Earthly Happenings


James Ley in The Sydney Review of Books:

‘Odysseus’ Scar’, the opening chapter of Erich Auerbach’s Mimesis: The Representation of Reality in Western Literature (1946), is a classic of twentieth century literary criticism — a brilliant comparative reading of sections of theOdyssey and the Book of Genesis as foundational texts of Western literature’s two great informing traditions: the Hellenic and the Judaeo-Christian. Auerbach first draws our attention to the moment in book nineteen of theOdyssey, after Odysseus has returned in disguise from his wanderings, when the old servant woman Euryclea notices a scar on his leg and recognises him. At this point in the narrative, there is a long digression that explains how Odysseus came to have the scar (a hunting accident) and how Euryclea is aware of this because she has known him since he was young. Auerbach contrasts this with the biblical story of Abraham, whom God orders to sacrifice his son, Isaac. Here we find a very different style of narrative, notable for its lack of explanatory detail. God speaks to Abraham from a contextless void. Abraham obeys without question. He travels for three days to the place where he is to kill his son, but details of the journey and his state of mind are absent.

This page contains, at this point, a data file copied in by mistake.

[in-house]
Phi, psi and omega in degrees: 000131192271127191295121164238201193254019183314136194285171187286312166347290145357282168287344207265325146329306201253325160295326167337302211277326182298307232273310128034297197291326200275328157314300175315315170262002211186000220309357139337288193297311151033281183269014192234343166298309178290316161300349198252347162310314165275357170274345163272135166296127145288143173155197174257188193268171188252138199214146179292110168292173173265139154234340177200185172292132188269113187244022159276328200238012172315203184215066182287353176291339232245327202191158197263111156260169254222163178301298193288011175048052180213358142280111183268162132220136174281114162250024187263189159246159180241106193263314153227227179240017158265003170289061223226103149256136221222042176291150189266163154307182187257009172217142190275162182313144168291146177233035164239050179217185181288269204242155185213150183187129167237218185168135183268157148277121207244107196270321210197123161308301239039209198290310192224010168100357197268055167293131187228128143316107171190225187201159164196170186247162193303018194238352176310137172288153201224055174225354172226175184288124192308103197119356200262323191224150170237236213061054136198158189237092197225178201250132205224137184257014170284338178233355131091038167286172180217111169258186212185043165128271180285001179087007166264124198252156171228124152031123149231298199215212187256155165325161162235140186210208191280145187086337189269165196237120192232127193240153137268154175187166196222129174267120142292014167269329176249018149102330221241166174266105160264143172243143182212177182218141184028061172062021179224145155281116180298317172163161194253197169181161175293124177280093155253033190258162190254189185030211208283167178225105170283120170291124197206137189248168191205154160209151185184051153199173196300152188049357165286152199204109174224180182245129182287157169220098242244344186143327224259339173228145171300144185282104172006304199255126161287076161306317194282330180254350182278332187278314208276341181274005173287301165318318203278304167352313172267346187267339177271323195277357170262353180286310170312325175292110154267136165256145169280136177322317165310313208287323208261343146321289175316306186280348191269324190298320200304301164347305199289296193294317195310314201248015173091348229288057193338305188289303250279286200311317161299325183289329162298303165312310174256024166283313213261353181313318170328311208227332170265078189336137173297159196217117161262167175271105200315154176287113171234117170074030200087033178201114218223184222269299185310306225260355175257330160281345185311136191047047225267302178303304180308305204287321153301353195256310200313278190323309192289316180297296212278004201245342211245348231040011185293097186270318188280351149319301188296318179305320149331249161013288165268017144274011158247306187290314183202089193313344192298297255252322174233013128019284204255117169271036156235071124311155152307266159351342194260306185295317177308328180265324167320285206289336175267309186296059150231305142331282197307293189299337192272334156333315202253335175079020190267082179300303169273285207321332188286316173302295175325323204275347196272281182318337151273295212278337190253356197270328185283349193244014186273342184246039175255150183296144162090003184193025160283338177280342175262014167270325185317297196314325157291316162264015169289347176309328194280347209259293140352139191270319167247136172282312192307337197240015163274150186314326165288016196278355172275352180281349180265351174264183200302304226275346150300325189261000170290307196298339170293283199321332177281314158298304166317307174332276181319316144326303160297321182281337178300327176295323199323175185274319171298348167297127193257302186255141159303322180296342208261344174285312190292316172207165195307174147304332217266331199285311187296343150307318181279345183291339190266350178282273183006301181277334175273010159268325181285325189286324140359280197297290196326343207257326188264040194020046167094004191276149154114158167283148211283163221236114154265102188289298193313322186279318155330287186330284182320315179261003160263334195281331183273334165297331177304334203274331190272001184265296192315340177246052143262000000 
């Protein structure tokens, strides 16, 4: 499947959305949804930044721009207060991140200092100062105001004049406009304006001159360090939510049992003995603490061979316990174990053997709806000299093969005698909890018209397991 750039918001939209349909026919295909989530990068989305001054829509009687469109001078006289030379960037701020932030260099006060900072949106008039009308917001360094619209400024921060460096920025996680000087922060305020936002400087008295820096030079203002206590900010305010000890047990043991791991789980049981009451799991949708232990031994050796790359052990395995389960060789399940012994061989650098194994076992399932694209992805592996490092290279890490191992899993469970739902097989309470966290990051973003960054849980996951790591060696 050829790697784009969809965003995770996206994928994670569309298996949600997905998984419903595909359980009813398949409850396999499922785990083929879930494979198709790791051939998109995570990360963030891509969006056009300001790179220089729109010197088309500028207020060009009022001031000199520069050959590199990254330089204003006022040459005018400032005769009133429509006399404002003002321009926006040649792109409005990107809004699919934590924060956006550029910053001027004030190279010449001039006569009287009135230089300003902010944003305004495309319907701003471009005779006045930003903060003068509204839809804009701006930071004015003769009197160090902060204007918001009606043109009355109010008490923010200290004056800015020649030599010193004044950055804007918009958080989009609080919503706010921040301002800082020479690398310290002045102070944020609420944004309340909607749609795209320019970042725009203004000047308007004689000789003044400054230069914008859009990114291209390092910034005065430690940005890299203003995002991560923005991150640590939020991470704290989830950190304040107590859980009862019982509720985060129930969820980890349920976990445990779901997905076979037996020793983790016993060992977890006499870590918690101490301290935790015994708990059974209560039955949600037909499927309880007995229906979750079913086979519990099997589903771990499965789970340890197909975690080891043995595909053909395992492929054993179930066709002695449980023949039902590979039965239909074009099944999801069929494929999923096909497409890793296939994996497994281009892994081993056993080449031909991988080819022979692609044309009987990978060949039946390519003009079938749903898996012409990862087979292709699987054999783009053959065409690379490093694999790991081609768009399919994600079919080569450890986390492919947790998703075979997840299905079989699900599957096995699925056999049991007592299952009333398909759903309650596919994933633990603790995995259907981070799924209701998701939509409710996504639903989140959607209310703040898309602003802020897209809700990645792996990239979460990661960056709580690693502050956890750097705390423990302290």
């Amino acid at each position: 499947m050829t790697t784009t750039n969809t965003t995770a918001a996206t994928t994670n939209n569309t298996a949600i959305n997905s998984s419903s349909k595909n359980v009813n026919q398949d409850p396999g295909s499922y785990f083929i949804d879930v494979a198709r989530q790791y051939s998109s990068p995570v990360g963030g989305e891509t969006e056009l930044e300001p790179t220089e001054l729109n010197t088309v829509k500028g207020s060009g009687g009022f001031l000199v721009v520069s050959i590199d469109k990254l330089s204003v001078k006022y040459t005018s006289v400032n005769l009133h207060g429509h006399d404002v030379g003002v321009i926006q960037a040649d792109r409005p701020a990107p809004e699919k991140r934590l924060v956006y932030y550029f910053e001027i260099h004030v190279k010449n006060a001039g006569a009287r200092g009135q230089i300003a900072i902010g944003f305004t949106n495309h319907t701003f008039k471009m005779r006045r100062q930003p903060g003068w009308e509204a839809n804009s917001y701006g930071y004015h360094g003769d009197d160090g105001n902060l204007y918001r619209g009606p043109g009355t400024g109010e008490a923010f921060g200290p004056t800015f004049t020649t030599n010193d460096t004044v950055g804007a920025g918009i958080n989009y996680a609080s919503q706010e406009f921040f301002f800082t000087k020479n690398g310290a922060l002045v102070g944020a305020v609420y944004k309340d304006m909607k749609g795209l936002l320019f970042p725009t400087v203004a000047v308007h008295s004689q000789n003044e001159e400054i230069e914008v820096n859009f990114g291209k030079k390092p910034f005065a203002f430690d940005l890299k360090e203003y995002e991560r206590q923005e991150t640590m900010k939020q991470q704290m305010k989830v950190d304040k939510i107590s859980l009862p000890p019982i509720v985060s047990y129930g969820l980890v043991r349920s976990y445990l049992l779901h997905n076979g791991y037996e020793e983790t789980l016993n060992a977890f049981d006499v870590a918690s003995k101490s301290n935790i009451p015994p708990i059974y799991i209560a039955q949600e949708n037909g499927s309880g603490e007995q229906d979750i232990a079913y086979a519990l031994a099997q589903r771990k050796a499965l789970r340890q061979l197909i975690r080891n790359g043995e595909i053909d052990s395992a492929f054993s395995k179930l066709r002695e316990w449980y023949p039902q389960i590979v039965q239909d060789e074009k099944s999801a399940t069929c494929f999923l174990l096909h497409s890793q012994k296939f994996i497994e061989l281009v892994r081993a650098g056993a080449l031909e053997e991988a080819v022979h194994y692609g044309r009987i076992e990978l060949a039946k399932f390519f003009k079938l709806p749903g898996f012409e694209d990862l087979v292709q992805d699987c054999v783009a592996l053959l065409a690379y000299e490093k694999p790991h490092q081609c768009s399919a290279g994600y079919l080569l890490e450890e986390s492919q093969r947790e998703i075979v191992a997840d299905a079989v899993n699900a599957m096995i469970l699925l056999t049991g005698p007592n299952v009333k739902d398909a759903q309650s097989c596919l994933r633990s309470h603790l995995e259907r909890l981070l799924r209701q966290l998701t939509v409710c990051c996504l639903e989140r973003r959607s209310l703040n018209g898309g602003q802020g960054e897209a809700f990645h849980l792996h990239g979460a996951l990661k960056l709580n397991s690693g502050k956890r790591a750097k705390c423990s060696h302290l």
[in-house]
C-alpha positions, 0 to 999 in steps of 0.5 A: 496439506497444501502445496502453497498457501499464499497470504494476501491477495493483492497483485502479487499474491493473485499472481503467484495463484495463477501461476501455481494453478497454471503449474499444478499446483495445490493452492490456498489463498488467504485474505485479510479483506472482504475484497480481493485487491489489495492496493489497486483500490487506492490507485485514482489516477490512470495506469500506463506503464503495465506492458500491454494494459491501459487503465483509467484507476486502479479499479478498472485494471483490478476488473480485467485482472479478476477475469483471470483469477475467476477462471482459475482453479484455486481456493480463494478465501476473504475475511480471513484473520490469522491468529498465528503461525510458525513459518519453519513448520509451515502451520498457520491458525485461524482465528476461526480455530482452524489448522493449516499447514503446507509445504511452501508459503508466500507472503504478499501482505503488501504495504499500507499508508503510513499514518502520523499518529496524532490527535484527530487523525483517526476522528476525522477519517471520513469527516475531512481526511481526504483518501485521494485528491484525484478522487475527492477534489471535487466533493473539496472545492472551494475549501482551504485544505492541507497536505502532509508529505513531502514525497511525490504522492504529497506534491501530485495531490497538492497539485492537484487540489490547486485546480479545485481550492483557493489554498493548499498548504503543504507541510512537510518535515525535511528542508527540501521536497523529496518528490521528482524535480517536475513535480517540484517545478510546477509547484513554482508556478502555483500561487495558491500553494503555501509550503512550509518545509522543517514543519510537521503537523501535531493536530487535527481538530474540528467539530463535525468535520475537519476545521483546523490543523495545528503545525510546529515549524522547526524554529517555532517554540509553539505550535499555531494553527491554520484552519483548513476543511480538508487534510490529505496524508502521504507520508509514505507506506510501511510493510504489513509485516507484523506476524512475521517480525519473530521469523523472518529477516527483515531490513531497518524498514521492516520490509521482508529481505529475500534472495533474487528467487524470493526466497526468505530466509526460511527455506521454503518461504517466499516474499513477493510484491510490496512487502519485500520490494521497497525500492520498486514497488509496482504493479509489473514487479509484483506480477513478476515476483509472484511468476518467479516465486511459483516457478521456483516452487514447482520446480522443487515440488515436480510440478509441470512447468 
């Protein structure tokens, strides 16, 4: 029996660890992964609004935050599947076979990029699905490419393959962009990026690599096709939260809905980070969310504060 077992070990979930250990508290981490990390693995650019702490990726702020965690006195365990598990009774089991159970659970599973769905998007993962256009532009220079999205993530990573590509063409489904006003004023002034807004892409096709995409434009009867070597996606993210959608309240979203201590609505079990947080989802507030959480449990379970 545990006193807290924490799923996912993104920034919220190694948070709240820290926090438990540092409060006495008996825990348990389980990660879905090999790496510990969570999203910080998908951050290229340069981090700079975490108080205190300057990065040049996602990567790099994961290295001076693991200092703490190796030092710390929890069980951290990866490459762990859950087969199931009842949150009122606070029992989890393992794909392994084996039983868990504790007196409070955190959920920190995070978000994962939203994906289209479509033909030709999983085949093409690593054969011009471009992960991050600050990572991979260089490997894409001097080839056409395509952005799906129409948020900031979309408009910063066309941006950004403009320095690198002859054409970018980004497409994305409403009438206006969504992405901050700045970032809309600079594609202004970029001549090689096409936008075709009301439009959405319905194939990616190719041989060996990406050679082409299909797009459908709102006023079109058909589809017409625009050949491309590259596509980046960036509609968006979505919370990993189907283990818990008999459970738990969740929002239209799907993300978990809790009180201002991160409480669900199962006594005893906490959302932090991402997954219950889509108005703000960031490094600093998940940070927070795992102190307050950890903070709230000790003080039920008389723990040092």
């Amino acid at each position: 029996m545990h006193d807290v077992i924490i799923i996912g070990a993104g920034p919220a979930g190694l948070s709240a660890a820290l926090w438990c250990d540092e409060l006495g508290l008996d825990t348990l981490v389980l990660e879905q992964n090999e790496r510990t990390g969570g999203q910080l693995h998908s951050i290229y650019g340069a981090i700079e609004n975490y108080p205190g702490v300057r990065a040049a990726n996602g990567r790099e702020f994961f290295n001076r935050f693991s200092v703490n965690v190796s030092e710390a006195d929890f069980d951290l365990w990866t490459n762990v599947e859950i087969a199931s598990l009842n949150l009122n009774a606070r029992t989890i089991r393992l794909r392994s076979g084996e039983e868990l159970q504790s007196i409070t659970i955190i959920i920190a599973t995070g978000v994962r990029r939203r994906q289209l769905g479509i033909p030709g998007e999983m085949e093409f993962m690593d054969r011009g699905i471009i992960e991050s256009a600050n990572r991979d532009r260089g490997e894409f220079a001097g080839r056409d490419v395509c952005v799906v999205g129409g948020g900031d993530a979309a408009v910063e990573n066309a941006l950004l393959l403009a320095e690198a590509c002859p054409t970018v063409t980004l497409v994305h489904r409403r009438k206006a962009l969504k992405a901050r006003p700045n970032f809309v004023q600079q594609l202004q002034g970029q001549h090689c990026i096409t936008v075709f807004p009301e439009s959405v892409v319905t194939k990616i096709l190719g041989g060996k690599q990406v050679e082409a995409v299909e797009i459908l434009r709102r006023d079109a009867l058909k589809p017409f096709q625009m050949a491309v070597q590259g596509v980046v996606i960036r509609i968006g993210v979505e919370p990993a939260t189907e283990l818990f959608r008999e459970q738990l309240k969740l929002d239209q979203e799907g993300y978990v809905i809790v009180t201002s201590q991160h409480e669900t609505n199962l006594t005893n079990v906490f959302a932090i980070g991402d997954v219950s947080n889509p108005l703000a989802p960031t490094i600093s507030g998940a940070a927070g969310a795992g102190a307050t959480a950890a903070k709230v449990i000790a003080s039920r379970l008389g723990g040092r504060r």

Encoded in these contrasting narrative styles, argues Auerbach, are fundamentally different ways of representing and therefore understanding reality. In the Odyssey, as in the Iliad, there is only foreground. Everything is explained and externalised; nothing is allowed to remain obscure. People do not change: they are who they are. Homer’s poetry can thus be analysed but it does not lend itself to reinterpretation. The elliptical Old Testament stories, on the other hand, open up interpretive spaces that admit figurative readings. Their perplexing omissions, which leave their protagonists’ motivations shrouded in mystery, create suspense and psychological intrigue.

So it is the biblical style that anticipates the modern notion of character as a layered psychological phenomenon, something that retains an element of inscrutability and is capable of developing over time. But no less important for Auerbach is the implication of an entirely different conception of history.

More here.